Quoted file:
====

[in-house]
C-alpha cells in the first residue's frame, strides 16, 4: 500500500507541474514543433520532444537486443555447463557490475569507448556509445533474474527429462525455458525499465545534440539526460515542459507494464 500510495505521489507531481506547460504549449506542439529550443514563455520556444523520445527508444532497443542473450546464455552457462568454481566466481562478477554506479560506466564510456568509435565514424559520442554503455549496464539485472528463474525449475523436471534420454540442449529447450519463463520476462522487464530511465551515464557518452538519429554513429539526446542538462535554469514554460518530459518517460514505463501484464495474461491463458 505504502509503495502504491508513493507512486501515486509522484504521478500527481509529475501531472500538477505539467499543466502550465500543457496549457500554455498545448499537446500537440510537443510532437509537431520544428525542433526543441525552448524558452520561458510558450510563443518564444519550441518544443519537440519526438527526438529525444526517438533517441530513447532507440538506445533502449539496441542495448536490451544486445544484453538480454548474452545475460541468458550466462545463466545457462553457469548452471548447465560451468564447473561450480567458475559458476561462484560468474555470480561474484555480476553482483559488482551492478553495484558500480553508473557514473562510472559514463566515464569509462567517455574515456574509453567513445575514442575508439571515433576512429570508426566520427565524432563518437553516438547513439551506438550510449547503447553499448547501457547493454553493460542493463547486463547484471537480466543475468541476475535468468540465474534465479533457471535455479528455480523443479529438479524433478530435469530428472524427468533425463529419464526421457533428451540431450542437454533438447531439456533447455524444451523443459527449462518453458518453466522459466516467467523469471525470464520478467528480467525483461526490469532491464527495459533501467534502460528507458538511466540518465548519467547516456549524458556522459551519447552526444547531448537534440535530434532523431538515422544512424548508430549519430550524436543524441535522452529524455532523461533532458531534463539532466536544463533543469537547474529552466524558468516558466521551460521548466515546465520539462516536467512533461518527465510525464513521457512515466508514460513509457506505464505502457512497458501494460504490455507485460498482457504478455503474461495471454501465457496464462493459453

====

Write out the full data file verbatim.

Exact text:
[in-house]
C-alpha cells in the first residue's frame, strides 16, 4: 500500500507541474514543433520532444537486443555447463557490475569507448556509445533474474527429462525455458525499465545534440539526460515542459507494464 500510495505521489507531481506547460504549449506542439529550443514563455520556444523520445527508444532497443542473450546464455552457462568454481566466481562478477554506479560506466564510456568509435565514424559520442554503455549496464539485472528463474525449475523436471534420454540442449529447450519463463520476462522487464530511465551515464557518452538519429554513429539526446542538462535554469514554460518530459518517460514505463501484464495474461491463458 505504502509503495502504491508513493507512486501515486509522484504521478500527481509529475501531472500538477505539467499543466502550465500543457496549457500554455498545448499537446500537440510537443510532437509537431520544428525542433526543441525552448524558452520561458510558450510563443518564444519550441518544443519537440519526438527526438529525444526517438533517441530513447532507440538506445533502449539496441542495448536490451544486445544484453538480454548474452545475460541468458550466462545463466545457462553457469548452471548447465560451468564447473561450480567458475559458476561462484560468474555470480561474484555480476553482483559488482551492478553495484558500480553508473557514473562510472559514463566515464569509462567517455574515456574509453567513445575514442575508439571515433576512429570508426566520427565524432563518437553516438547513439551506438550510449547503447553499448547501457547493454553493460542493463547486463547484471537480466543475468541476475535468468540465474534465479533457471535455479528455480523443479529438479524433478530435469530428472524427468533425463529419464526421457533428451540431450542437454533438447531439456533447455524444451523443459527449462518453458518453466522459466516467467523469471525470464520478467528480467525483461526490469532491464527495459533501467534502460528507458538511466540518465548519467547516456549524458556522459551519447552526444547531448537534440535530434532523431538515422544512424548508430549519430550524436543524441535522452529524455532523461533532458531534463539532466536544463533543469537547474529552466524558468516558466521551460521548466515546465520539462516536467512533461518527465510525464513521457512515466508514460513509457506505464505502457512497458501494460504490455507485460498482457504478455503474461495471454501465457496464462493459453